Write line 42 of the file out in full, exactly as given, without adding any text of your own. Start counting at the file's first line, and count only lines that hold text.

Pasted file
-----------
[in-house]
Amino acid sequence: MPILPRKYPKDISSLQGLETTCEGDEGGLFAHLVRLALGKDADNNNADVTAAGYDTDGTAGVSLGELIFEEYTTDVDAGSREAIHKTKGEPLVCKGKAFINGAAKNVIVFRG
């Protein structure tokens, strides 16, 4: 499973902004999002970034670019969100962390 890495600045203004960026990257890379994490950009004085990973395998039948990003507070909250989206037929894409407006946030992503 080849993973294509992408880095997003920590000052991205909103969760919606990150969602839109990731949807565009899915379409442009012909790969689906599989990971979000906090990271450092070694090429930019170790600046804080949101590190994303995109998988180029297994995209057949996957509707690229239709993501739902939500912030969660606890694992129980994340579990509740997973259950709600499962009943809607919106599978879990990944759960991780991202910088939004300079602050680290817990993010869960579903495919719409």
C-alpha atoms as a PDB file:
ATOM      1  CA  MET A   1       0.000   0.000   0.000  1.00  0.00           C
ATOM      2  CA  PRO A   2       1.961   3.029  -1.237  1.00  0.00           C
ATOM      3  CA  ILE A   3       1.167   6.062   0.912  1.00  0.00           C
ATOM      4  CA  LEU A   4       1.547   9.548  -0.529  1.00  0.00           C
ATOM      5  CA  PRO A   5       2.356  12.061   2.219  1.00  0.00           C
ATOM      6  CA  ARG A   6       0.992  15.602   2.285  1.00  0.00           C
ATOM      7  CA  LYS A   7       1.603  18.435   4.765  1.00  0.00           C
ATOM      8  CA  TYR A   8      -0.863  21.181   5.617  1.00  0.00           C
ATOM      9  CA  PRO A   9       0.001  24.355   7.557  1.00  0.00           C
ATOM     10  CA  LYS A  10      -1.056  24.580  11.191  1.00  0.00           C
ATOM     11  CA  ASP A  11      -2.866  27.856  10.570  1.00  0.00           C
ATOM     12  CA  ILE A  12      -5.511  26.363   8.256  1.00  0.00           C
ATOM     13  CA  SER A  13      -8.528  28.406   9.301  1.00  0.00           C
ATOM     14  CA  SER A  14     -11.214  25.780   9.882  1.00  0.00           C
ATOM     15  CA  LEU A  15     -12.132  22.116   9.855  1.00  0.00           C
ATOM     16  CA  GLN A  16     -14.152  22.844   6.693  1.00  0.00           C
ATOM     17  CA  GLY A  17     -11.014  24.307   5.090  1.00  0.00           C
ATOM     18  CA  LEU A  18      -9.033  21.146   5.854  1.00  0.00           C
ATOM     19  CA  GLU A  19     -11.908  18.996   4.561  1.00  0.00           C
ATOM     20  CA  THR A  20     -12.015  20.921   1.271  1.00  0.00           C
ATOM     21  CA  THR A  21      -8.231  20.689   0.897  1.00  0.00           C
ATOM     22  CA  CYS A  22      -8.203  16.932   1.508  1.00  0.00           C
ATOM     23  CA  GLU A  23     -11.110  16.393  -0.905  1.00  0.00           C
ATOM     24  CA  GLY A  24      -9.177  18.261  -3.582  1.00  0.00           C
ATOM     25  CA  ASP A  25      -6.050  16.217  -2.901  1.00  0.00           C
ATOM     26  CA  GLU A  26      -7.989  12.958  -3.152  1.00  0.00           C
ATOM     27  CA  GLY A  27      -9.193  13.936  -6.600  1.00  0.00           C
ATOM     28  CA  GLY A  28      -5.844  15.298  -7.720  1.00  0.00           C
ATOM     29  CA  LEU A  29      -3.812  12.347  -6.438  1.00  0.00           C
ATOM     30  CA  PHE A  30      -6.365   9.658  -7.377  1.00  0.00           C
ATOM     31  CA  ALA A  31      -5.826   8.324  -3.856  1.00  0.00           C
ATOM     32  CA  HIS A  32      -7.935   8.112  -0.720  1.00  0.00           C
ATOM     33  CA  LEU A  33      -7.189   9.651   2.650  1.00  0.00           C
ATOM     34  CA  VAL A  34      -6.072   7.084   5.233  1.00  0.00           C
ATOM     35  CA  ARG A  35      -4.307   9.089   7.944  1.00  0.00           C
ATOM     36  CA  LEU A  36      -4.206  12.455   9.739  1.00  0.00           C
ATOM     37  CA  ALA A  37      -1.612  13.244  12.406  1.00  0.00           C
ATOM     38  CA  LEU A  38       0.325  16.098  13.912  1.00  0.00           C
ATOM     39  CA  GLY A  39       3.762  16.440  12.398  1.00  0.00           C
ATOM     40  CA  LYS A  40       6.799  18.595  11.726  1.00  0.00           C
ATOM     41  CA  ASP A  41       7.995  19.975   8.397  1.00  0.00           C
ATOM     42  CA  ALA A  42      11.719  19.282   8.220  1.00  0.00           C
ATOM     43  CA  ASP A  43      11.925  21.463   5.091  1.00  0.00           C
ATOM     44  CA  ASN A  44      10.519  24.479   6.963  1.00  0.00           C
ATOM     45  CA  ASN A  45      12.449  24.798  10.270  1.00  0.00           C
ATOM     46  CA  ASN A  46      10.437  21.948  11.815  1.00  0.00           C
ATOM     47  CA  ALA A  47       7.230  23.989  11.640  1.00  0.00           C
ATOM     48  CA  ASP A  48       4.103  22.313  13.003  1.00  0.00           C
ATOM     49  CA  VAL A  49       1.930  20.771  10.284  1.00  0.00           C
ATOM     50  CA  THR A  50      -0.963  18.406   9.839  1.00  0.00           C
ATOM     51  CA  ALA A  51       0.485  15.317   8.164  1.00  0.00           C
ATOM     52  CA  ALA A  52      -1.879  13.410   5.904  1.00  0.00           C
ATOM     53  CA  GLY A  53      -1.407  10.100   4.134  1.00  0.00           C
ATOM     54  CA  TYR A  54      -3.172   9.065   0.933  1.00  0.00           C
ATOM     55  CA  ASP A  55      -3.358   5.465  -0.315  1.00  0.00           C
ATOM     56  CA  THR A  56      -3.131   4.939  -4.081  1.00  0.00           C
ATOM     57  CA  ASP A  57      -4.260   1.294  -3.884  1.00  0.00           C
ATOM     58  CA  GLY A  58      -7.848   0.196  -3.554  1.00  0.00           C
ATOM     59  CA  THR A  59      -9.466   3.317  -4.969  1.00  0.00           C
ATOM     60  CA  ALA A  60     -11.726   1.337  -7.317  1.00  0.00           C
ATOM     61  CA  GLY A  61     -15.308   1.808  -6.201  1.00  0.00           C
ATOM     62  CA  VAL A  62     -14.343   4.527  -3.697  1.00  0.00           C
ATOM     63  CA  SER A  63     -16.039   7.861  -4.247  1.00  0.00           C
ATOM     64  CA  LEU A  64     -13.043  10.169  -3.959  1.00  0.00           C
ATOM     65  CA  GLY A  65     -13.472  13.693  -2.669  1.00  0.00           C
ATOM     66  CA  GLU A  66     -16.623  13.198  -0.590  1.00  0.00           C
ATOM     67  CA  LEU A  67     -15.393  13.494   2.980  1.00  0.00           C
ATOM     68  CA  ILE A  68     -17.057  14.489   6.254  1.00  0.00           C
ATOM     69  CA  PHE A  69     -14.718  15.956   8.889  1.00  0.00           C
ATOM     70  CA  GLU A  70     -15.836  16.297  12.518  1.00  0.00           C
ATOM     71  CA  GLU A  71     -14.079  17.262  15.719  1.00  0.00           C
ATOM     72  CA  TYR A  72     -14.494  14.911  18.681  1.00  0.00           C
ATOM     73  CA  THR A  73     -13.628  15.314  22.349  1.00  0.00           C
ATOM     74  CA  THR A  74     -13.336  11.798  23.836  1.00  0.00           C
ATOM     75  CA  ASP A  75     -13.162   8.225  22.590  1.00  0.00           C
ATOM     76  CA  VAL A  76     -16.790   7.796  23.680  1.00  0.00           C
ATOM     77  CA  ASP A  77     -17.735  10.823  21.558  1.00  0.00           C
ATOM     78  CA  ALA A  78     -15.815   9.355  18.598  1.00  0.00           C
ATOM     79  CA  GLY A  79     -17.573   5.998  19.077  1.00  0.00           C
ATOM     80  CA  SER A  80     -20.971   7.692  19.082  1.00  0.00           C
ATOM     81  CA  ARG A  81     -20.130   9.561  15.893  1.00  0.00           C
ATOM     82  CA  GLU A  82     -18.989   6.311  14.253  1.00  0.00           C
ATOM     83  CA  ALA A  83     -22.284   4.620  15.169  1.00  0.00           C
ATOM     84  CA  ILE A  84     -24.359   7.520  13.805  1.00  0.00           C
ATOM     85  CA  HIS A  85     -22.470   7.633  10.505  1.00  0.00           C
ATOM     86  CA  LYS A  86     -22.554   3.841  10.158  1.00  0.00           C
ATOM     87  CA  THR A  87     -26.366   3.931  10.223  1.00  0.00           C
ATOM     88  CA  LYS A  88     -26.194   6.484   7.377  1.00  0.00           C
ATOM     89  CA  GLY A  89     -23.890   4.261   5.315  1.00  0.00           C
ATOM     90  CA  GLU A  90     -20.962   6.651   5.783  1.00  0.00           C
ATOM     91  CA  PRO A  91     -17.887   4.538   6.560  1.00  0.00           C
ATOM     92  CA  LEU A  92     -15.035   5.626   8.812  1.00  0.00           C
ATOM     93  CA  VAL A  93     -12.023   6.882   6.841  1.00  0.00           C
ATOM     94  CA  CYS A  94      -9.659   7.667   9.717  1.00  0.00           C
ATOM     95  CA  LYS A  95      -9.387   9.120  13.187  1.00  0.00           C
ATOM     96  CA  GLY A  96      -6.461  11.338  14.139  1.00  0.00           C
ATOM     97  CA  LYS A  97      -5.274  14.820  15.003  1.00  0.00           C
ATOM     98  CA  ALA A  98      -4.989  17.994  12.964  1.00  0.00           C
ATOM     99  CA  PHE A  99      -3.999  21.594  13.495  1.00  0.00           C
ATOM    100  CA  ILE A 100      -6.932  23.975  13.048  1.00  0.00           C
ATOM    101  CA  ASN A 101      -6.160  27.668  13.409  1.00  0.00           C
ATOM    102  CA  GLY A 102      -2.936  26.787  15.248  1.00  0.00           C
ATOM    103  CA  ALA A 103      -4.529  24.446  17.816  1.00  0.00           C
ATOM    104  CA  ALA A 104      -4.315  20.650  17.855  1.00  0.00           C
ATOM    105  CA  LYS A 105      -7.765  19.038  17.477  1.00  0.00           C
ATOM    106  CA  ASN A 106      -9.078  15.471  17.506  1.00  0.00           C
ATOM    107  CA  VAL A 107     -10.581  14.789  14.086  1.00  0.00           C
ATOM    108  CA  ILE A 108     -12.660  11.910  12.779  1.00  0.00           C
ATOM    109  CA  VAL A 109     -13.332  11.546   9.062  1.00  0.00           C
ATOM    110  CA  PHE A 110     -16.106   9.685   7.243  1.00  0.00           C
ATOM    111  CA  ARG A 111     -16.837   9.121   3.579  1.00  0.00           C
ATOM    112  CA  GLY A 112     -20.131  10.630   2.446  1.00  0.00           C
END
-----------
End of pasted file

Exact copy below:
ATOM     38  CA  LEU A  38       0.325  16.098  13.912  1.00  0.00           C